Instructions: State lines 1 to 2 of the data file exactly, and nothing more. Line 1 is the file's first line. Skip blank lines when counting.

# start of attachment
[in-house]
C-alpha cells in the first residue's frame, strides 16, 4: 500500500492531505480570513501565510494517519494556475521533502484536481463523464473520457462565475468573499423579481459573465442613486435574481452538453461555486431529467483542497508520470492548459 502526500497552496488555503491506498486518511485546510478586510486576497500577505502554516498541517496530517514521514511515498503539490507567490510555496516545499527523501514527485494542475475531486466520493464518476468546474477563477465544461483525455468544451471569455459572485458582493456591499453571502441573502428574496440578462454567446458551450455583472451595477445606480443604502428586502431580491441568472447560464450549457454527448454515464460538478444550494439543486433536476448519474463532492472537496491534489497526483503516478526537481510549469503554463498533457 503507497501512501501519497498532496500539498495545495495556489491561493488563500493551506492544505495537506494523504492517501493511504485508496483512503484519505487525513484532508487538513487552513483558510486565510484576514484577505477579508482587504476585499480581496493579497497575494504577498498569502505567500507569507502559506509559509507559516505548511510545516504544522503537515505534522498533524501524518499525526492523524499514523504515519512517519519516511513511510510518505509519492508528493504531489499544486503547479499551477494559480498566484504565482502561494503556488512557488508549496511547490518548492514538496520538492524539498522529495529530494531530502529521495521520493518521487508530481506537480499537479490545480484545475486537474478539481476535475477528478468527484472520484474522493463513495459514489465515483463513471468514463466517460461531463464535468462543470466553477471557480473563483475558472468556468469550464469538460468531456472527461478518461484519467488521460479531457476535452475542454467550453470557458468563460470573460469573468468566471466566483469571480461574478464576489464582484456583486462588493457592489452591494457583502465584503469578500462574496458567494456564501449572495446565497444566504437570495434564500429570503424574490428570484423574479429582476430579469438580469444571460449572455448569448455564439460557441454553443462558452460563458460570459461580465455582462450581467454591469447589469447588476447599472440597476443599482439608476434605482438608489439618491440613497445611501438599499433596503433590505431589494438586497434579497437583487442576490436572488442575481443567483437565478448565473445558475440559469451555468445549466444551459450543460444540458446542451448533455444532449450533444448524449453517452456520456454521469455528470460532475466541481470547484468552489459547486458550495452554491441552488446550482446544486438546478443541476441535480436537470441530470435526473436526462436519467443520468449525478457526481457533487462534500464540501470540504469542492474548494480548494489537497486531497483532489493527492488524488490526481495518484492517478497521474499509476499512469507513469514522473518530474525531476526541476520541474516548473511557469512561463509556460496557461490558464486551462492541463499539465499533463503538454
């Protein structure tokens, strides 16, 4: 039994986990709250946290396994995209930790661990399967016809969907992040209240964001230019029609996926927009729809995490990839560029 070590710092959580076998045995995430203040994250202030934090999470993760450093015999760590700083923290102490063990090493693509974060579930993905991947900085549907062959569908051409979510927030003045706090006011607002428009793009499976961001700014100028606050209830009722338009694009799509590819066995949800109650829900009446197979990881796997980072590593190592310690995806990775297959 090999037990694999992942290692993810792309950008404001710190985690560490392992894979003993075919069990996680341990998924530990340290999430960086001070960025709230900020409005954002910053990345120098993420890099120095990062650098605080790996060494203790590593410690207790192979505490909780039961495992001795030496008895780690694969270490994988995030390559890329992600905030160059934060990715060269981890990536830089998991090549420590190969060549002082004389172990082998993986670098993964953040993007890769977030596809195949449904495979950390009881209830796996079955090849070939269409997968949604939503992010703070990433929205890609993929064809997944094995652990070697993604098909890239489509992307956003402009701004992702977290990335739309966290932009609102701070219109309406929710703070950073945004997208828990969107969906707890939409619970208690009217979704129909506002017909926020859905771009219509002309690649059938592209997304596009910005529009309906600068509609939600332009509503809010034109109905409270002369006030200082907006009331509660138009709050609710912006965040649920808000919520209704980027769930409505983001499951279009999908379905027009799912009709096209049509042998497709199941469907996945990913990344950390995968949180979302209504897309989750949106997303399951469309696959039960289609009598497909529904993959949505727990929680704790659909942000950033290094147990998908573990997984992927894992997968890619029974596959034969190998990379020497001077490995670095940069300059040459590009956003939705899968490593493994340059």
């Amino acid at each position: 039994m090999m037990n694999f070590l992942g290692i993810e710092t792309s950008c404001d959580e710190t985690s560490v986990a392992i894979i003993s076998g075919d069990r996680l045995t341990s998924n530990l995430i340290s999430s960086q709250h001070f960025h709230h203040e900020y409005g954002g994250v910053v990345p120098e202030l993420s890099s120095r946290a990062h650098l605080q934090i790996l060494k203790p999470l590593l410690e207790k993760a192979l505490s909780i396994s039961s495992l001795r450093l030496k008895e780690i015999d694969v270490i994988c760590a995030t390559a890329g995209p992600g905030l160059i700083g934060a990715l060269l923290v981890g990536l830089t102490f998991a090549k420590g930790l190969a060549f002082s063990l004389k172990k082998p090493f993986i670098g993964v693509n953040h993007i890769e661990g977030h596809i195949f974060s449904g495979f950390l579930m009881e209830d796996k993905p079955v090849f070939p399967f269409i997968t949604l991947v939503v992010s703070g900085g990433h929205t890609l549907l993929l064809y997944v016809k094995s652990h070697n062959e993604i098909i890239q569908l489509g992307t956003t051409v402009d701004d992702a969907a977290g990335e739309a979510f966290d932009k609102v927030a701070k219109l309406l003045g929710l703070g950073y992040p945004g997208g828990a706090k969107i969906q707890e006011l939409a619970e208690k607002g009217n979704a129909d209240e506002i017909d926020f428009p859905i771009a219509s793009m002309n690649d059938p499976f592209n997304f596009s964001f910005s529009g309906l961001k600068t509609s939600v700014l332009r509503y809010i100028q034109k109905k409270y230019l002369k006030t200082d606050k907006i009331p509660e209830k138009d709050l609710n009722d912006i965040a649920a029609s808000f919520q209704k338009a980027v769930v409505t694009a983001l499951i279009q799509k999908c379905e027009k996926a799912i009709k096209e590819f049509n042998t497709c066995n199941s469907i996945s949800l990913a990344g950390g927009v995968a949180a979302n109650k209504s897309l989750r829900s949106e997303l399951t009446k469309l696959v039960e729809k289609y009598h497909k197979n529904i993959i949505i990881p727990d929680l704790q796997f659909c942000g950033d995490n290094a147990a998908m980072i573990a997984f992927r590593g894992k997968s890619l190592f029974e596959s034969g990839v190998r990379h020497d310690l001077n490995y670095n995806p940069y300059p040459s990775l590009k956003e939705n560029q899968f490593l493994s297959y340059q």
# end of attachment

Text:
[in-house]
C-alpha cells in the first residue's frame, strides 16, 4: 500500500492531505480570513501565510494517519494556475521533502484536481463523464473520457462565475468573499423579481459573465442613486435574481452538453461555486431529467483542497508520470492548459 502526500497552496488555503491506498486518511485546510478586510486576497500577505502554516498541517496530517514521514511515498503539490507567490510555496516545499527523501514527485494542475475531486466520493464518476468546474477563477465544461483525455468544451471569455459572485458582493456591499453571502441573502428574496440578462454567446458551450455583472451595477445606480443604502428586502431580491441568472447560464450549457454527448454515464460538478444550494439543486433536476448519474463532492472537496491534489497526483503516478526537481510549469503554463498533457 503507497501512501501519497498532496500539498495545495495556489491561493488563500493551506492544505495537506494523504492517501493511504485508496483512503484519505487525513484532508487538513487552513483558510486565510484576514484577505477579508482587504476585499480581496493579497497575494504577498498569502505567500507569507502559506509559509507559516505548511510545516504544522503537515505534522498533524501524518499525526492523524499514523504515519512517519519516511513511510510518505509519492508528493504531489499544486503547479499551477494559480498566484504565482502561494503556488512557488508549496511547490518548492514538496520538492524539498522529495529530494531530502529521495521520493518521487508530481506537480499537479490545480484545475486537474478539481476535475477528478468527484472520484474522493463513495459514489465515483463513471468514463466517460461531463464535468462543470466553477471557480473563483475558472468556468469550464469538460468531456472527461478518461484519467488521460479531457476535452475542454467550453470557458468563460470573460469573468468566471466566483469571480461574478464576489464582484456583486462588493457592489452591494457583502465584503469578500462574496458567494456564501449572495446565497444566504437570495434564500429570503424574490428570484423574479429582476430579469438580469444571460449572455448569448455564439460557441454553443462558452460563458460570459461580465455582462450581467454591469447589469447588476447599472440597476443599482439608476434605482438608489439618491440613497445611501438599499433596503433590505431589494438586497434579497437583487442576490436572488442575481443567483437565478448565473445558475440559469451555468445549466444551459450543460444540458446542451448533455444532449450533444448524449453517452456520456454521469455528470460532475466541481470547484468552489459547486458550495452554491441552488446550482446544486438546478443541476441535480436537470441530470435526473436526462436519467443520468449525478457526481457533487462534500464540501470540504469542492474548494480548494489537497486531497483532489493527492488524488490526481495518484492517478497521474499509476499512469507513469514522473518530474525531476526541476520541474516548473511557469512561463509556460496557461490558464486551462492541463499539465499533463503538454